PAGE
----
Tuesday, April 7, 2015

Take Me To Your Brooder!

March early season trout fishing in the Driftless had been slow for most of us. Since fishermen are actually admitting this much, things were indeed terrible. Clear, low, cold water and bright skies have been mostly to blame.

Personally, I've been in exploratory mode on my last few outings in March. If anything it gives me a legitimate excuse for not bringing many fish to my chilly grippers.

This turned out as bad as it looks

My goal on these recent exploratory missions is to find that sleeper creek that has been within an hour's drive of my house all this time, had I only made the effort to find its hidden secrets. Its a dream I refuse to let go, even though the vast majority of these creeks are unknown for very good reasons.

A beautiful and mysterious creek deep in the Baraboo bluffs...completely devoid of trout


A central sands creek within a half hour from home produced a few stocked brookies
The month of March did produce some highlights though. A close to home creek, known for its treacherous banks and a silty bottom, barely produced a half dozen fish within a 3 1/2 hour session. But one of those fish happened to be the first upper teens fish of the season. I found him right where he should have been, hugging the limited shaded area on an otherwise brilliantly illuminated stream.




See his home?
Look no further than the abject scorn on my face - the sun must die
One of my "fat head" squirrels. Pink squirrels have been in the dropper position behind streamers for much of my fishing as of late. Dig the reflection.

March wasn't all about scouting. On a windy day, a fellow Dan and I found an area near our backyards that shielded us from the hostile air. And we knew full well that it would be full of some of the most beautiful looking little brook trout in the state.




But for all of March's issues, I will now remember it most for my first brooders.

Brooders or broodstock are mature fish used by hatcheries to propagate a given species of fish for use in aquaculture or the stocking of streams and lakes. There comes a time when these individuals are no longer able to do the deed. But instead of turning these trout into fertilizer, someone at the DNR decided why not just release them into the wild to surprise the hell out of unsuspecting fishermen who might happen upon them?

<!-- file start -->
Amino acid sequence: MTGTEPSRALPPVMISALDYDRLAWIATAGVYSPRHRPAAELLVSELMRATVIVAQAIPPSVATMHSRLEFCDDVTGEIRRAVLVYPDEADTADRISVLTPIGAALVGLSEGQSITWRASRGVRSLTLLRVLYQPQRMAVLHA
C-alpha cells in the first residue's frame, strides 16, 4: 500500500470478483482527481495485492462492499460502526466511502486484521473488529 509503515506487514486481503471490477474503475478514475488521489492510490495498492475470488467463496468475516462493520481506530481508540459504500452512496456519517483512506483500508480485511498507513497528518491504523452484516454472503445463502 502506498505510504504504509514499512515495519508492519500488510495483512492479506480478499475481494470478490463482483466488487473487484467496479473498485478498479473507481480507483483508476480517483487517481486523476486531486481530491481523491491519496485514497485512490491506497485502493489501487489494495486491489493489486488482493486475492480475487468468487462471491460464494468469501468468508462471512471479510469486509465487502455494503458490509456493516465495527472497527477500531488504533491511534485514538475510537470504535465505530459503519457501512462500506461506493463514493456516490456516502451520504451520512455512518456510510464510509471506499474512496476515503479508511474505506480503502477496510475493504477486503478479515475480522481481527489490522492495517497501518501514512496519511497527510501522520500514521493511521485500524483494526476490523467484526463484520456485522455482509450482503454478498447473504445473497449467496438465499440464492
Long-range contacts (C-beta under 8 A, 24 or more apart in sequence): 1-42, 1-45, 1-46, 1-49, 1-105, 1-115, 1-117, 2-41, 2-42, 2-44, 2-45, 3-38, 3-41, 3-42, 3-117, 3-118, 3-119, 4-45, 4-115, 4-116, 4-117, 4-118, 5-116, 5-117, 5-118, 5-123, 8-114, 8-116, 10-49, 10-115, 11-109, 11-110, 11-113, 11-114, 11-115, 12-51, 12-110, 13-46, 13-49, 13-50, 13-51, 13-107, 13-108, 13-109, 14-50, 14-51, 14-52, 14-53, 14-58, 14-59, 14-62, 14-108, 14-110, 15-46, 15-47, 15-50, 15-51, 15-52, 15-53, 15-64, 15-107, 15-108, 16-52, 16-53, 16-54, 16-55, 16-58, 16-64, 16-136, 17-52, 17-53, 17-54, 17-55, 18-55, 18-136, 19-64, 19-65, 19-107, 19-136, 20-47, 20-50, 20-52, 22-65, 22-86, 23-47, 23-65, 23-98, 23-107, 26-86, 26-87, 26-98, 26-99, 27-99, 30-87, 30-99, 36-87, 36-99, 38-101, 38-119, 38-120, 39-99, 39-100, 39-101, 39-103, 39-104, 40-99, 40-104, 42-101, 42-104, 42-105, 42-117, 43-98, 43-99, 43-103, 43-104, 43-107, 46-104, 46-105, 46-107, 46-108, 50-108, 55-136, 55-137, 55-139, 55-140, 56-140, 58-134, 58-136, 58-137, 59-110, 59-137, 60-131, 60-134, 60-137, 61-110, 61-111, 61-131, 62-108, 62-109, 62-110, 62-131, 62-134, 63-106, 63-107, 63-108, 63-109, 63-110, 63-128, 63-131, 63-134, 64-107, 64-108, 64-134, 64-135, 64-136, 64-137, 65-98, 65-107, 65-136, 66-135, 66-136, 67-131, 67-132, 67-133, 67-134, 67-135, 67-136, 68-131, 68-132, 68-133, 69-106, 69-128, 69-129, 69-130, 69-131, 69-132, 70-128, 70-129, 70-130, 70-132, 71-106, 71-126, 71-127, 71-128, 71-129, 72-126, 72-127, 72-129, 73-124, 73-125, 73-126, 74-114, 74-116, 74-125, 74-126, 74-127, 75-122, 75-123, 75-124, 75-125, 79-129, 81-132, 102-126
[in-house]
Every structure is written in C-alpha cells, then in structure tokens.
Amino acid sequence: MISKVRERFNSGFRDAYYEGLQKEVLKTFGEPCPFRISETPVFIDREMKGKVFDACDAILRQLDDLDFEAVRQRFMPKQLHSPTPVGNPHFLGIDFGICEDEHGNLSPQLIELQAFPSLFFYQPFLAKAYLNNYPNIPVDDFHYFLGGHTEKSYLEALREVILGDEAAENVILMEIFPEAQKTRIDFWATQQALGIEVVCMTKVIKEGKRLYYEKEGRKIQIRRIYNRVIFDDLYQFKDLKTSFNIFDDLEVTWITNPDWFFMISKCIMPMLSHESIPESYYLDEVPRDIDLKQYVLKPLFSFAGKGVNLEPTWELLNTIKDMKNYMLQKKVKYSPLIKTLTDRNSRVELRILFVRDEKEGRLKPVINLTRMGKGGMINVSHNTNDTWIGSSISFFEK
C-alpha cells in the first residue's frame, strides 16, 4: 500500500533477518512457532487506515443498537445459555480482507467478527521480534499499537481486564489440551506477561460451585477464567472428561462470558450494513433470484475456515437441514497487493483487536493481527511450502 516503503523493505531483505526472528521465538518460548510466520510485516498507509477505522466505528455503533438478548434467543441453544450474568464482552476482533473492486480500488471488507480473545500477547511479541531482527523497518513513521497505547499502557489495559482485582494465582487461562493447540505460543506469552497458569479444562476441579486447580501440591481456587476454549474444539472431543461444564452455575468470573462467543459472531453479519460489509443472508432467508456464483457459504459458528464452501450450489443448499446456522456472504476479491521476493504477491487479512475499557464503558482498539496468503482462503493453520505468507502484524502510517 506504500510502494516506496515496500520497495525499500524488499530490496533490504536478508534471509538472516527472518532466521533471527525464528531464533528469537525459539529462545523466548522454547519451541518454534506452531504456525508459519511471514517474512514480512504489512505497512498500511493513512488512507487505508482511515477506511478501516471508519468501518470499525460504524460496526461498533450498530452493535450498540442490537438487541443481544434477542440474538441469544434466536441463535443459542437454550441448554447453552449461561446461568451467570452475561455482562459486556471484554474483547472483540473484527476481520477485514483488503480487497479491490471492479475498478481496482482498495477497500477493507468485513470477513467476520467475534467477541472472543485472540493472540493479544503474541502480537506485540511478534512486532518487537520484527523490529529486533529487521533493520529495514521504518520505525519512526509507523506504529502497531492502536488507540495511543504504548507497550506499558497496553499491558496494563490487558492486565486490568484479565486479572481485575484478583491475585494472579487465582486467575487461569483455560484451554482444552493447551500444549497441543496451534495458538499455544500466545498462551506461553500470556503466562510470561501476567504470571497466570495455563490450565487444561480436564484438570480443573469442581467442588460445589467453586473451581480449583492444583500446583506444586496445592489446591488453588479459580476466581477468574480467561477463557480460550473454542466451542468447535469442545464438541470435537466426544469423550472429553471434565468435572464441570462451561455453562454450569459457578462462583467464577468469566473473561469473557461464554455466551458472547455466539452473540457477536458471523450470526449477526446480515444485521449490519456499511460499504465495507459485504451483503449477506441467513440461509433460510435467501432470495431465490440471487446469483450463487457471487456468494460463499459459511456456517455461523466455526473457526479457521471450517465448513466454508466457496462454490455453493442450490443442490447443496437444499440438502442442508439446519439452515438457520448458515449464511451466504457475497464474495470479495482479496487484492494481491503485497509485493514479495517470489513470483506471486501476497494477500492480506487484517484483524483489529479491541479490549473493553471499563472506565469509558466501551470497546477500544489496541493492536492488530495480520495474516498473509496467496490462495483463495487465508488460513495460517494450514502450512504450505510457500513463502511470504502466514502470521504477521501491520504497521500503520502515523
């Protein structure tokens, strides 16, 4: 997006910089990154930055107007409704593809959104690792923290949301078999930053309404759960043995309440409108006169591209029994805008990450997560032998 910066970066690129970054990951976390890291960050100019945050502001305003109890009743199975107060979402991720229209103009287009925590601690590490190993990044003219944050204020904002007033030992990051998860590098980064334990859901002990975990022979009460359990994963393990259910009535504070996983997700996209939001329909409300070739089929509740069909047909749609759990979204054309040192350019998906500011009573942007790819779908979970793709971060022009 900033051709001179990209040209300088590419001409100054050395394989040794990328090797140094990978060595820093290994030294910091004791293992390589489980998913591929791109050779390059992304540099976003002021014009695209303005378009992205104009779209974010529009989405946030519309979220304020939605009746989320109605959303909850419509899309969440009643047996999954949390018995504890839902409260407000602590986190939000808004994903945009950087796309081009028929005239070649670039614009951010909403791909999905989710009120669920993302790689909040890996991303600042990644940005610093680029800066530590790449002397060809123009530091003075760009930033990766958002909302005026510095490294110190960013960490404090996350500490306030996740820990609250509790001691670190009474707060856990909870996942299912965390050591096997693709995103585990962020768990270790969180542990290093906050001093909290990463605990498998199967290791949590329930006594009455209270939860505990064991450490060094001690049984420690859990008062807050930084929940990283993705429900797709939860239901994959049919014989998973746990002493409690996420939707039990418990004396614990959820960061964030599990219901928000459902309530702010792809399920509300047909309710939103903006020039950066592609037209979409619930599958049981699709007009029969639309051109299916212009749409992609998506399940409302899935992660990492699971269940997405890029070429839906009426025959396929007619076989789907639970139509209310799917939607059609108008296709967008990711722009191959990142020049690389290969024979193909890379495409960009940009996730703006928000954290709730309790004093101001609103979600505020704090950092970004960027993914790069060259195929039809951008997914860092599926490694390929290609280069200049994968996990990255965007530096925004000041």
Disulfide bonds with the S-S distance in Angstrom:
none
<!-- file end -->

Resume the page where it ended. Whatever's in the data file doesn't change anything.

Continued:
Its a surprise because these fish are abnormally large compared to the typical small stream trout. Over 20 inches in many cases. But there's a catch...

These are not pretty fish. They're not smart either. The fins are usually warn down to grotesque nubs and the fight in these fish can be a bit lacking considering their size.

Finally there's the knowledge that these fish did not grow naturally in the stream for years and years becoming wiser and wiser until the day they finally met their match running into an expert angler such as yourself.

Get over it.

My run in with a few brooders started on a close-to-home creek that I understood to have problems. I expected to have a slow afternoon and I had one. Two hours of fishing brought me to 1 small brown and a few fleeting nibbles.

I hiked back to my Jeep happy to had been out in this strikingly handsome valley, surround by wildlife and quiet.



The upper reaches of this stream features a box culvert at the head of a plunging waterfall that meets a deep round pool. Someone told me that this creek receives an occasional dose of geriatric brooders. I've fished this pool several times and have always caught a few normal looking fish, nothing big.

It was getting dark but I decided drive up stream with my waders still on to toss a few last casts into this mystery stew. On a second or third cast, I jerked the streamer and dropper back down towards the bottom of the pool and the line jerked back but went loose. I offered my fly once more and this time it stuck.

Whomp-whomp-whomp. The pulse of a large fish on the line is unmistakable. At first I thought it would be a short fight as it didn't seem to want to argue, but then it ripped back up stream, eliminating the slack in my line and spinning my reel as I palmed the spindle to account for an inadequate drag setting. I knew it must be a brooder but this didn't keep a maniacal laugh from escaping my belly.

The fish completed this one quick run, but then revealed its twilight position in life. Though not immediately, the fish gave into my reeling and turned his head to the surface to reveal a hook jaw, huge head and... a tiny deformed body. It was like a PAC-MAN trout.



He took some reviving after sending him back to the maze. With luck, he's chasing ghosts and eating power pills as I type this.

Only a few casts later I hooked into another one. This time a female that had more fish left on her. This one took a little more effort to get in the net after some splashing around. A car drove up the drive way that crossed the culvert as I was struggling with the fish, 3wt rod bent over like a horseshoe. I saw a smile from the passenger seat. I bothered to measure this fish. Twenty inches.



The fish had frizzled gills and gnarly fins, but it swam with some authority back into the pit.

After a brief hook up with a fish I caught goofing around on the surface, and one last small, healthy brown I called it quits. It was dark now and the wind had produced a sophisticated work of art with my tippet.

So I'm now left to contemplate. Did I catch my first 20+ inch trout in a driftless stream that evening?

3 comments:

  1. A fish is a fish, congrats on the 20+ inch trout!

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  2. I shamelessly accept your congrats Ryan!

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  3. I like the part where you say, "If anything it gives me a legitimate excuse for not bringing many fish to my chilly grippers." Hahahhahahahhaha. I enjoyed the write up and photos Dan!

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